Tuesday, August 20, 2013

British Vs. American English: Telecommunications Terminology


British English (BrE)
American English (AmE)
999
911
Aerial
Antenna
Dialing code
Area code
Government Communications Headquarters (GCHQ)
National Security Agency (NSA)
Hash mark
Pound sign
Mobile phone
Cell phone
Pay-as-you-go phone
Prepaid phone
Pylon
Transmission Tower
Telly/television
Television/TV
Video recorder
VCR


Sometimes, it's better hearing me in a British accent. Click the red button below.


Laurence Brown is a British man writing his way through the truly bizarre world of America - a place he sometimes accidentally calls home and a place he still hasn't quite figured out after seven years. Thankfully, his journey is made 12% easier by the fact that his accent makes him sound much smarter than he is. For evidence of this, subscribe to his popular Lost in the Pond web series over on YouTube.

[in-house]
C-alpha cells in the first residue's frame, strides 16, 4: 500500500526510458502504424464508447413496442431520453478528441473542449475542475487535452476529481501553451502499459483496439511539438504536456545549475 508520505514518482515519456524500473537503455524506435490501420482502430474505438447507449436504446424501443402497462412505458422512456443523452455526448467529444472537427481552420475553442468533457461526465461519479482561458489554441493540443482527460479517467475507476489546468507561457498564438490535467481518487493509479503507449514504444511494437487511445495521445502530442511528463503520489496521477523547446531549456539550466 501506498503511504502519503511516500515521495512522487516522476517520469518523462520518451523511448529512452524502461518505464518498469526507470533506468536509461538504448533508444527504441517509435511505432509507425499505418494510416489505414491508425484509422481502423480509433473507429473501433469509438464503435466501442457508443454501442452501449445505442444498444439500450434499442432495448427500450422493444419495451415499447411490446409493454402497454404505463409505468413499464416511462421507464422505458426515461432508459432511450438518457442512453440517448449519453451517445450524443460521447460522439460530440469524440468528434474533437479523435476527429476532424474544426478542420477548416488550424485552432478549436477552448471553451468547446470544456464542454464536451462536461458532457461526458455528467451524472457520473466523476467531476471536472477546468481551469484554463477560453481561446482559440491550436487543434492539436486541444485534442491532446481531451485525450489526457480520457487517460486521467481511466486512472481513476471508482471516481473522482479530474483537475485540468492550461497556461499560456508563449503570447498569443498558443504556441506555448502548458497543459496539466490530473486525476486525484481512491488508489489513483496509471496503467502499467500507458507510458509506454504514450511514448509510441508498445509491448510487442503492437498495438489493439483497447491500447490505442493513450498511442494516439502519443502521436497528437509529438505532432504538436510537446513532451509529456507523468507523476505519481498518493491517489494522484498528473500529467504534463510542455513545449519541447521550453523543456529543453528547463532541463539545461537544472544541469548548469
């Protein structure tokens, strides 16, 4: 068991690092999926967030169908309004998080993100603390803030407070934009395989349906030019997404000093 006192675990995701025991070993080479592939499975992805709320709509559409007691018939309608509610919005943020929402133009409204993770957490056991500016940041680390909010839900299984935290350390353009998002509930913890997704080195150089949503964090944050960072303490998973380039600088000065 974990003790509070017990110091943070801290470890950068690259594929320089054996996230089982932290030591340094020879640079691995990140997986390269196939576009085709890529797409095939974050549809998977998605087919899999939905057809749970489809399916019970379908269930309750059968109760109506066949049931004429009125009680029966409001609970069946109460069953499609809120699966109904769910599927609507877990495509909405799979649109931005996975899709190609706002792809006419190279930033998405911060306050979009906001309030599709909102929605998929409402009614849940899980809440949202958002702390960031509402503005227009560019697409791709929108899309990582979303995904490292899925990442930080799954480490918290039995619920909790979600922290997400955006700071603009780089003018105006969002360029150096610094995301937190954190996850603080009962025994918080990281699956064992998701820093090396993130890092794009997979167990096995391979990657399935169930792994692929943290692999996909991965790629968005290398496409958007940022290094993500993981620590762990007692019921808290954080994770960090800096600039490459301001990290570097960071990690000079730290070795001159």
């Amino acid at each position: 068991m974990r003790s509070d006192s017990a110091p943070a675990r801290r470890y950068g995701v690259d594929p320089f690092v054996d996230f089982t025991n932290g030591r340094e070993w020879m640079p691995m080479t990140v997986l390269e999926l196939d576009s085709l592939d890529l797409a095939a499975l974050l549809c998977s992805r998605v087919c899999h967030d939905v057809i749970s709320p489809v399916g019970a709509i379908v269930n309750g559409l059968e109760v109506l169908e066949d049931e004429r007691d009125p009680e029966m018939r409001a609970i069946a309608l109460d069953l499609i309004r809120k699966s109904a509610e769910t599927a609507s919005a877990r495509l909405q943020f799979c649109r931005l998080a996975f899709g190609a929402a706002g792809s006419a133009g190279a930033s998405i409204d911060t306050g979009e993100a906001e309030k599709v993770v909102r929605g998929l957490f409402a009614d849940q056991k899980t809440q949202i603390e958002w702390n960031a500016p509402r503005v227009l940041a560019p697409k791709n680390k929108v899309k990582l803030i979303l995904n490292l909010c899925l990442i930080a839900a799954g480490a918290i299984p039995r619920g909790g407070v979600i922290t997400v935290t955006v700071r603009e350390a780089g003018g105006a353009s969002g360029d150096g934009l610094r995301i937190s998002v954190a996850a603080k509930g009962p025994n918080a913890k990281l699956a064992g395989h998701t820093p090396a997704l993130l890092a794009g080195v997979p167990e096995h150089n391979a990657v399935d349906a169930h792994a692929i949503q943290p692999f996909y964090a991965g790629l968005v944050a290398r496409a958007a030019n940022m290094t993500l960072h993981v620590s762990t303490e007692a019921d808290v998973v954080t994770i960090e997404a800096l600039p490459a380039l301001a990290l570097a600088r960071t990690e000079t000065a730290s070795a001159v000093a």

2 comments:

VoIP Providers said...

This post is really helpful, I am currently working in US and UK and I am really confuse in those terminology. Thanks for sharing this.

Mark Severs said...

A Brit in the UK comments:

1. It's GCHQ, not GCH, in popular usage

2. A pylon is used for carrying wires used for the distribution of mains electricity. Transmission (of radio or TV) uses structures that would be called towers or masts, depending on how they are built.

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